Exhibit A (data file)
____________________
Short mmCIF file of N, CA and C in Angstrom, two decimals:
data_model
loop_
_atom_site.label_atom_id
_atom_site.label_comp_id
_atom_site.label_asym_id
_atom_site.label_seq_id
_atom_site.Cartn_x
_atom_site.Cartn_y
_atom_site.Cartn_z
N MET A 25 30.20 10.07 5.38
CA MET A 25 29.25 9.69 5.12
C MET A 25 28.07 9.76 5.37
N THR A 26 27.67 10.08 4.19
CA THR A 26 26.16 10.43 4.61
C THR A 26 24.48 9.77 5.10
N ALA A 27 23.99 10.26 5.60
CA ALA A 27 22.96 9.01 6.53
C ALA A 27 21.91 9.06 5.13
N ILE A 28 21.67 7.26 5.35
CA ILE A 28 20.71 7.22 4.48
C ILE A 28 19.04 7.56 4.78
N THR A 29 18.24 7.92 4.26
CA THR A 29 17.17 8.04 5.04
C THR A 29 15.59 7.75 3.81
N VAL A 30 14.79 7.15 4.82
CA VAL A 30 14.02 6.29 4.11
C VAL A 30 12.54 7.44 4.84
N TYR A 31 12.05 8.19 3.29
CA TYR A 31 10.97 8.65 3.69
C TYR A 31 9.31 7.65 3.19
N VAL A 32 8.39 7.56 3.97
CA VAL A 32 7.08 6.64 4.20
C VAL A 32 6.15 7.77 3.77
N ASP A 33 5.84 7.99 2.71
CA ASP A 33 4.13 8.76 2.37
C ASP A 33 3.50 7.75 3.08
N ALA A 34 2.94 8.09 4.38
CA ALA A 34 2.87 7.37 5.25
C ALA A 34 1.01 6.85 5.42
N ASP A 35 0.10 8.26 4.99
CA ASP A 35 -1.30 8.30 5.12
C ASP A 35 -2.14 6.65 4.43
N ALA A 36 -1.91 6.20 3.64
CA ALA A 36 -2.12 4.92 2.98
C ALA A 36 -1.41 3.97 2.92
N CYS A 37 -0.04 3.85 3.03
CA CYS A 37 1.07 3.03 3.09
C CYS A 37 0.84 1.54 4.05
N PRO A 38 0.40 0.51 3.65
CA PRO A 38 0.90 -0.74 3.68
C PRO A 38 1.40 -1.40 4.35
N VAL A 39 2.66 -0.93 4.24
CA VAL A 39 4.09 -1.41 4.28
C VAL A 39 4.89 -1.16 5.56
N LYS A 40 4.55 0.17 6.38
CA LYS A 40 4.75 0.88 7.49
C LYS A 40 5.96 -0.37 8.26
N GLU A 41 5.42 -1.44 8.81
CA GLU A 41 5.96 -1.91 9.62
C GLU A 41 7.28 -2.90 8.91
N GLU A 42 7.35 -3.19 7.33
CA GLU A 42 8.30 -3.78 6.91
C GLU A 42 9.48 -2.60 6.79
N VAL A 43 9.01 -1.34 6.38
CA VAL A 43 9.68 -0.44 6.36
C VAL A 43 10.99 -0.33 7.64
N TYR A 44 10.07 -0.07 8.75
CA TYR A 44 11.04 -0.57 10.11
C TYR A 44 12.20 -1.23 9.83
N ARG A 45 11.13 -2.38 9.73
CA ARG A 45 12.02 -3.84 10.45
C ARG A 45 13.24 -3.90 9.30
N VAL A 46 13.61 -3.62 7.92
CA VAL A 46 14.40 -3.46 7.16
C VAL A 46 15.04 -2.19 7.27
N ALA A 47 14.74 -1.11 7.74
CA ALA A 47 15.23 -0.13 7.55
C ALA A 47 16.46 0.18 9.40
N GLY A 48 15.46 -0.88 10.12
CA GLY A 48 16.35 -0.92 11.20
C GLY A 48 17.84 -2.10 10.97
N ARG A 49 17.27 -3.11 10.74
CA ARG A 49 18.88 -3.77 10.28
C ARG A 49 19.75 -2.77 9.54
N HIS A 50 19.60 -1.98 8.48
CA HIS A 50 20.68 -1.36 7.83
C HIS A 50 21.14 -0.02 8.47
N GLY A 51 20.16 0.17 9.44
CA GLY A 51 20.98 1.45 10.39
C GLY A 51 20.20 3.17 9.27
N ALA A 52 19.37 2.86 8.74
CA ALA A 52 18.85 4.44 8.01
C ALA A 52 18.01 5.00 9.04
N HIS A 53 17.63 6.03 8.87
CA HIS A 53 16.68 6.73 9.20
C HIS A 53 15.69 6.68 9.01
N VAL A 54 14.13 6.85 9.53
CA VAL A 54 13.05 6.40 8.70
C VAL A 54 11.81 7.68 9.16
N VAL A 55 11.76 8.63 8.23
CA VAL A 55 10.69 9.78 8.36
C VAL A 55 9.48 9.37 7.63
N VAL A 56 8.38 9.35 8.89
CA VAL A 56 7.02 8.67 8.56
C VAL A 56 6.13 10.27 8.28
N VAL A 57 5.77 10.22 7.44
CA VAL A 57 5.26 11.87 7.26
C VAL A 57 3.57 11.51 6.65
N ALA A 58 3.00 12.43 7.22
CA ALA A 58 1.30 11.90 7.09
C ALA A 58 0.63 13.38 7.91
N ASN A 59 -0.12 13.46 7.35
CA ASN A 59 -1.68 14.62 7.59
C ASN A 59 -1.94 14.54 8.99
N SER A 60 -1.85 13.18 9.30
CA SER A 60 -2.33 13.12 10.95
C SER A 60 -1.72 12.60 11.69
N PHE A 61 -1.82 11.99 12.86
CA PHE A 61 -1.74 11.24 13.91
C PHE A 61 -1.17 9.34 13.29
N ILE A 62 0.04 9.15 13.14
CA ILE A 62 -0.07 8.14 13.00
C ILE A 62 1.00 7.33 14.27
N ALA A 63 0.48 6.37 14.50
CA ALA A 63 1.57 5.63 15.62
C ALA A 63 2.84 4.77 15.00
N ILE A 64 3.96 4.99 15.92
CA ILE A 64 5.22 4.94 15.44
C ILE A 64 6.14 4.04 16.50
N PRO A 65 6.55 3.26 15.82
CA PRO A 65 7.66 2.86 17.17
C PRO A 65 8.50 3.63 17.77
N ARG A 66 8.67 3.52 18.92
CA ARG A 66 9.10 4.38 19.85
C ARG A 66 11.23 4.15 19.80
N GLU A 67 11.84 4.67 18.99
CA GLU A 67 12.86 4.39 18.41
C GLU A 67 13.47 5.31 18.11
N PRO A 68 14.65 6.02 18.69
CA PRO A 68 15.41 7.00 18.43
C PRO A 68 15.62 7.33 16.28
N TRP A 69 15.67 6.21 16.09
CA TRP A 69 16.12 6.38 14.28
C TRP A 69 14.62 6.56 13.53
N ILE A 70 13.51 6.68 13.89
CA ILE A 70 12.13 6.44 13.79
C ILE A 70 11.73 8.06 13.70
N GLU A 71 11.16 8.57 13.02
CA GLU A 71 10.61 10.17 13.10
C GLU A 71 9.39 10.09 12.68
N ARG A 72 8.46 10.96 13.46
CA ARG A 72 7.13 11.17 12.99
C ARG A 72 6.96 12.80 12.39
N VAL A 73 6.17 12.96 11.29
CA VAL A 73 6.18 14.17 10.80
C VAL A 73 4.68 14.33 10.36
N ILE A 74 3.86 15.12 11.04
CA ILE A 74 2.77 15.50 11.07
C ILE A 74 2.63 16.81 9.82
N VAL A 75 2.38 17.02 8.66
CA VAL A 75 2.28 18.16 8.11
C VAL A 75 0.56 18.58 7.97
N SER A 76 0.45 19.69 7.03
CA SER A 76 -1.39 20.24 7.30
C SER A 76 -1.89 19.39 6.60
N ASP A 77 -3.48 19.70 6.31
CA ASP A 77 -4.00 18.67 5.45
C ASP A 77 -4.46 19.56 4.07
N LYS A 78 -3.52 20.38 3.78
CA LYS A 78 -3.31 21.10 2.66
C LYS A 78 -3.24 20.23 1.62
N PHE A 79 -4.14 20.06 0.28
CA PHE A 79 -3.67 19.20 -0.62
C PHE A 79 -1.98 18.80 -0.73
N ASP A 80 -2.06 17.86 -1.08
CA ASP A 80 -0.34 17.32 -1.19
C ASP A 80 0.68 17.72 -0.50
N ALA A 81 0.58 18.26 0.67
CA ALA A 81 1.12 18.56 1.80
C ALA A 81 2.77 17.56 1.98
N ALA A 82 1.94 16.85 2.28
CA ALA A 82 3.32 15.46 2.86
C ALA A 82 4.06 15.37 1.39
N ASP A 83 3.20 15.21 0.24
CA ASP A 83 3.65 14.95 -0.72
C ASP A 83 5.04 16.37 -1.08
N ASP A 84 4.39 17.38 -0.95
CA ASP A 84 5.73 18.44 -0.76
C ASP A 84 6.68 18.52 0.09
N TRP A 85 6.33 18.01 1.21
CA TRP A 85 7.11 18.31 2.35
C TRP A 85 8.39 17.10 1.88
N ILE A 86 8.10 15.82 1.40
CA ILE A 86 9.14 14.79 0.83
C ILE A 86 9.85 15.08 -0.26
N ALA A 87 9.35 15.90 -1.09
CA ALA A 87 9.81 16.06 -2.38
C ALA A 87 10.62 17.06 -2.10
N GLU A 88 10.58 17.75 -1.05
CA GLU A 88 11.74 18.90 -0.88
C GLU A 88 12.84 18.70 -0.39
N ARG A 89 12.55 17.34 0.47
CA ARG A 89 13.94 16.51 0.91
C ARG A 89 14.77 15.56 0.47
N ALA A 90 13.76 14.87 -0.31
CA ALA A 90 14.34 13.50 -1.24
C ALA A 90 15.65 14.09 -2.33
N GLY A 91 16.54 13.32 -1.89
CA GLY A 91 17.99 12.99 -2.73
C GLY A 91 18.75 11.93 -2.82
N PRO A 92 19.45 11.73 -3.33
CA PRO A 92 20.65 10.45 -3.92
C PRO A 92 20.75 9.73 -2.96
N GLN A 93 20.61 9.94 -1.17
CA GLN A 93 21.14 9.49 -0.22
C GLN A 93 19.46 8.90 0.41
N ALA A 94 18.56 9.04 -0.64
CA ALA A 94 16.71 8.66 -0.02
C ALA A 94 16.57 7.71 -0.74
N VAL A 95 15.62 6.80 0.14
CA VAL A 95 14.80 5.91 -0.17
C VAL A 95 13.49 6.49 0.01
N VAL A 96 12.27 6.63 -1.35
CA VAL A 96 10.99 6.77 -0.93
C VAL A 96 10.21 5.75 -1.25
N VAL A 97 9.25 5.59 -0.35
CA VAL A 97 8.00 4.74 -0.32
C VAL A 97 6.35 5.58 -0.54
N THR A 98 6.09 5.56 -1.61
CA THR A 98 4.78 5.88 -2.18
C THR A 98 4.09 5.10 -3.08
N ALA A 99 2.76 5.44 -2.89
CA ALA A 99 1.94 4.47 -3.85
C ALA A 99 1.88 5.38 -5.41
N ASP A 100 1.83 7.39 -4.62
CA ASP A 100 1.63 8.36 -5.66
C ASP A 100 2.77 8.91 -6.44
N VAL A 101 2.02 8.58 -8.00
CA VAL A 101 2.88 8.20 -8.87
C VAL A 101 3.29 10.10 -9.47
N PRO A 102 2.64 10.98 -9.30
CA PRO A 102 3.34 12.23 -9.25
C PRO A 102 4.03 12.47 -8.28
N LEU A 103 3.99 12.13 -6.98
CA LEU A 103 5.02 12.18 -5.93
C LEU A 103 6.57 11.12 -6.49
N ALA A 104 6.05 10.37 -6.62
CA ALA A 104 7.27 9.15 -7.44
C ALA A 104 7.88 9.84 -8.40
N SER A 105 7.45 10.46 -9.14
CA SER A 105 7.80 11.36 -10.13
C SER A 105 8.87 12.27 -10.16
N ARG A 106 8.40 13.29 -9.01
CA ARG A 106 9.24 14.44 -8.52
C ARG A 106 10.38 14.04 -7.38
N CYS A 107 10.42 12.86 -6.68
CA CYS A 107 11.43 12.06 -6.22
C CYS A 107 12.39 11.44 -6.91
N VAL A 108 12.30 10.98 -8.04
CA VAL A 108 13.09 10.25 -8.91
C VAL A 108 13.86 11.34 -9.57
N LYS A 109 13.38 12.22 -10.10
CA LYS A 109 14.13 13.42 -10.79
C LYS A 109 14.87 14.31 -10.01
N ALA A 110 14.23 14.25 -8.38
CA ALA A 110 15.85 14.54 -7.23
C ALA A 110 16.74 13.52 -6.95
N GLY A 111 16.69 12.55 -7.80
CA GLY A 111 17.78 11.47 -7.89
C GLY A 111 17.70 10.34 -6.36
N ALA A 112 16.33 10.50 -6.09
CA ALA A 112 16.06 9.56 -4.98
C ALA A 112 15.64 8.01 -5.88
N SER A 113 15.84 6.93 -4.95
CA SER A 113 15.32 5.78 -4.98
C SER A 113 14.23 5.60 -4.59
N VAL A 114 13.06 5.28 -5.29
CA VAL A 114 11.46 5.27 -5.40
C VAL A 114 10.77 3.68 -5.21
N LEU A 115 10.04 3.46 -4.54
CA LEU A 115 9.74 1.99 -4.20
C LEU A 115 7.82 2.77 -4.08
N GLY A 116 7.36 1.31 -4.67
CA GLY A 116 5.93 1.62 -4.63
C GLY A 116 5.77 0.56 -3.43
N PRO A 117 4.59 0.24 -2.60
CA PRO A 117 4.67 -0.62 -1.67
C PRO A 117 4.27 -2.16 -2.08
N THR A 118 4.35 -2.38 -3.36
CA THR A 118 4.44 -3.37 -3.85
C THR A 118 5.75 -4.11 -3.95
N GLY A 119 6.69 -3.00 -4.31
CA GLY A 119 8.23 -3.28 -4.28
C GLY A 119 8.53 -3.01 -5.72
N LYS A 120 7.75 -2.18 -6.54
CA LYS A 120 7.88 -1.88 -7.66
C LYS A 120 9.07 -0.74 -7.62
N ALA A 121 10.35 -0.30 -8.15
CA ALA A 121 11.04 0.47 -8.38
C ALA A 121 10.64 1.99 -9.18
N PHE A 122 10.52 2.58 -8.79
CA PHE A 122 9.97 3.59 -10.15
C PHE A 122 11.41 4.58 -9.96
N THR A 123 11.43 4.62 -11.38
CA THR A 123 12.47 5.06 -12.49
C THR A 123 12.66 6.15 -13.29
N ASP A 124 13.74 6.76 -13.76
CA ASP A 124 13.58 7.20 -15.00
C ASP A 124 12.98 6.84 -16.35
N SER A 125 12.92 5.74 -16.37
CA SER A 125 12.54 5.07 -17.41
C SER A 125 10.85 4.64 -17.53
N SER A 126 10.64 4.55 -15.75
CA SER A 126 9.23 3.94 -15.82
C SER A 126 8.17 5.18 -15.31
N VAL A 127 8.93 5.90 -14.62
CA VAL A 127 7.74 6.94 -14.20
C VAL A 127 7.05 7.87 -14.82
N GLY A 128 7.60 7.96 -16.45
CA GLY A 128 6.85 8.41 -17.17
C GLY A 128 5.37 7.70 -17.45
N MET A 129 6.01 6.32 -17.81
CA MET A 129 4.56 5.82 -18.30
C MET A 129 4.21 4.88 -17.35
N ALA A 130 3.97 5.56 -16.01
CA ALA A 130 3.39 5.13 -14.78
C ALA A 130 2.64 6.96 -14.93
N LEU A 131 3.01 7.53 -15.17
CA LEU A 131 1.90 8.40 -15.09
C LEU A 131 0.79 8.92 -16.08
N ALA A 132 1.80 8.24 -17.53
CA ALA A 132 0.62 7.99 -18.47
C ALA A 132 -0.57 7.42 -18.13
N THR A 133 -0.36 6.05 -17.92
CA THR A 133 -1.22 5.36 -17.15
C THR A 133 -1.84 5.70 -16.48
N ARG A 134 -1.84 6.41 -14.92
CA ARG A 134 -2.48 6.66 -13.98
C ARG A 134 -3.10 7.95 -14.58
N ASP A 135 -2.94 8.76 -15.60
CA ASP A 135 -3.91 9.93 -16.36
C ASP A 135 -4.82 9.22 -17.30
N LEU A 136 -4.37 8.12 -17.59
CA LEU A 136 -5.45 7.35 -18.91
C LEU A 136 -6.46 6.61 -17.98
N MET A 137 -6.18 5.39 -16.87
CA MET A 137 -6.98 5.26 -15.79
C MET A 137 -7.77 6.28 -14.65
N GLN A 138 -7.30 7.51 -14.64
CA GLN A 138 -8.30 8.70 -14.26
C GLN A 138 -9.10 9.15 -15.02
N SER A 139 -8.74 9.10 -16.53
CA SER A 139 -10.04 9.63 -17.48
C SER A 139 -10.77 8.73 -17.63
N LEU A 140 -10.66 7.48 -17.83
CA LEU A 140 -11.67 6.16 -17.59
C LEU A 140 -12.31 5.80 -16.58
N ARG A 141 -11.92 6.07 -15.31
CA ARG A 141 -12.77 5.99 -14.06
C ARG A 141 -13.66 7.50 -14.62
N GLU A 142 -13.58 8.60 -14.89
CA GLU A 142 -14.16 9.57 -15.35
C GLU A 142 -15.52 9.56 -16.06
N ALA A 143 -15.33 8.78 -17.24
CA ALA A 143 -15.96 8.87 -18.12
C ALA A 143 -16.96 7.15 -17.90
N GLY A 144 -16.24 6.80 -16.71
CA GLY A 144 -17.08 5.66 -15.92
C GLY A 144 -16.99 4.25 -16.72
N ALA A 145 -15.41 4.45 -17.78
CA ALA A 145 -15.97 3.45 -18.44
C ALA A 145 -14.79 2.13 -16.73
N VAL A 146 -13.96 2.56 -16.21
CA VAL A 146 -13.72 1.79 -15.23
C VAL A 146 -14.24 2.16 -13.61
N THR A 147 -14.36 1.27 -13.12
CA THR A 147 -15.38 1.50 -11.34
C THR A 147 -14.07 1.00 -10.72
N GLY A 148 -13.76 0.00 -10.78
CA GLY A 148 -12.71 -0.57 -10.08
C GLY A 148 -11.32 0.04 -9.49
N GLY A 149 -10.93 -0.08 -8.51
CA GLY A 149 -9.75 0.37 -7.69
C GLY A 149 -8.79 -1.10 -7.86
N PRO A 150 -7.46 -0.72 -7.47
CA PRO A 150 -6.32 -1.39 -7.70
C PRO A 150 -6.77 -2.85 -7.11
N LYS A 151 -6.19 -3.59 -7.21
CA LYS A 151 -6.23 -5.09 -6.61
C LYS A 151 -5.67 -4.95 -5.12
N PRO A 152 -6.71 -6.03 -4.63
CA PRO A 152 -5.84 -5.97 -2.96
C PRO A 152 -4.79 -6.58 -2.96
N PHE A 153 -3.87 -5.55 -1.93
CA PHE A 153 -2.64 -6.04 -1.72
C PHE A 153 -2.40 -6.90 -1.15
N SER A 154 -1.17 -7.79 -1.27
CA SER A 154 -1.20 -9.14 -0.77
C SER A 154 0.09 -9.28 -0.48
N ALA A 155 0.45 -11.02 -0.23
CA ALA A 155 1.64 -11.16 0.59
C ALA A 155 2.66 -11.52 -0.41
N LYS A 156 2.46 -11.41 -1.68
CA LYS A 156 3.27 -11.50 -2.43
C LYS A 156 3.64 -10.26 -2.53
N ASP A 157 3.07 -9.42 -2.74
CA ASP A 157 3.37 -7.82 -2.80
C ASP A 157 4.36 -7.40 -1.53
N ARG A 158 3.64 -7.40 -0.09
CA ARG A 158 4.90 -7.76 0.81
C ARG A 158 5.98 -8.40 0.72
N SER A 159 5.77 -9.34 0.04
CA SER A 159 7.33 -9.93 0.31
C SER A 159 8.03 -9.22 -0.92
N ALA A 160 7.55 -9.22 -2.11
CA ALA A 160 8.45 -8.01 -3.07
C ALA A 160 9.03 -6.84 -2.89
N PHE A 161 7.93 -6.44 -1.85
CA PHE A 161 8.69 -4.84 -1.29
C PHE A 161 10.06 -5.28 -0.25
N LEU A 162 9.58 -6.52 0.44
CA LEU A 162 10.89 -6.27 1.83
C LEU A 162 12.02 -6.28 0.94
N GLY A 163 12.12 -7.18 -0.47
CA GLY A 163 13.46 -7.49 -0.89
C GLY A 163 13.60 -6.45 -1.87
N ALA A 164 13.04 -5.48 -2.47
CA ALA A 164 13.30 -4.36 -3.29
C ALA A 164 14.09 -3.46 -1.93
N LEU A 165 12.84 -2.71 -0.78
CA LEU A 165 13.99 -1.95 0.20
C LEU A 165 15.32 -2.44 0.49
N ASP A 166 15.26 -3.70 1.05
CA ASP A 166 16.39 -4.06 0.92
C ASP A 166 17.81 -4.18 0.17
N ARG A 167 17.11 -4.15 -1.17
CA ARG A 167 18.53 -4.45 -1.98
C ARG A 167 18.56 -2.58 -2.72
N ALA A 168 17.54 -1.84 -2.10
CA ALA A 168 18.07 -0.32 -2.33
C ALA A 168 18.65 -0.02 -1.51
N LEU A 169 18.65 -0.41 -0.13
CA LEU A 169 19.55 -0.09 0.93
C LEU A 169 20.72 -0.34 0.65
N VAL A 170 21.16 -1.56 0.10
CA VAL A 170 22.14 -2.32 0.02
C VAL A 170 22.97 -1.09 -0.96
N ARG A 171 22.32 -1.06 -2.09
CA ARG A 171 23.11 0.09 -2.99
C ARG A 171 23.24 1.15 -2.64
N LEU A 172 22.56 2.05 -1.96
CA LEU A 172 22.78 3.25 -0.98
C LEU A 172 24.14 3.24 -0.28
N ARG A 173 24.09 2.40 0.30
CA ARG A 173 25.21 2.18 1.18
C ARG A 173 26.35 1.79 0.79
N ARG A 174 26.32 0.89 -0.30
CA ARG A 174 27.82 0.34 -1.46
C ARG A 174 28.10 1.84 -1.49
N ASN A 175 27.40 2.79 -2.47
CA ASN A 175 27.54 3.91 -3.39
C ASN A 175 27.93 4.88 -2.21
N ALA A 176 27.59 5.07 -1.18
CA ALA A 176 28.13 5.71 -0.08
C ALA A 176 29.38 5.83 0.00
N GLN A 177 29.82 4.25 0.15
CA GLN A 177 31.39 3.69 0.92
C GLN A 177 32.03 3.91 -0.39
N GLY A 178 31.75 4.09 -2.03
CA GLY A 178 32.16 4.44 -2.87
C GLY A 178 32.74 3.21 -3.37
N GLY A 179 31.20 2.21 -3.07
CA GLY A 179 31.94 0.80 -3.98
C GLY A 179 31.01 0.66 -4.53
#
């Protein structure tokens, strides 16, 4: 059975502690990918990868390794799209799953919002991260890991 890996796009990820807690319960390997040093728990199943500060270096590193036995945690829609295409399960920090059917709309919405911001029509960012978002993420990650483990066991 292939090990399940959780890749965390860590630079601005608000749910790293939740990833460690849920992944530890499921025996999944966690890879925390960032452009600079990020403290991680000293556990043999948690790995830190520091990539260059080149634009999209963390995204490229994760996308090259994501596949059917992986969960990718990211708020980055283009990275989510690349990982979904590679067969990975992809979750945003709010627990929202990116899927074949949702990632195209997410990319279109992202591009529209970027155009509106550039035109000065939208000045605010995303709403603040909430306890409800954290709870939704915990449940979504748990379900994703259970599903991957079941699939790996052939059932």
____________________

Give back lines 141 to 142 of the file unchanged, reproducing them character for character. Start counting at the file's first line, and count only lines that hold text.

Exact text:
CA PRO A 68 15.41 7.00 18.43
C PRO A 68 15.62 7.33 16.28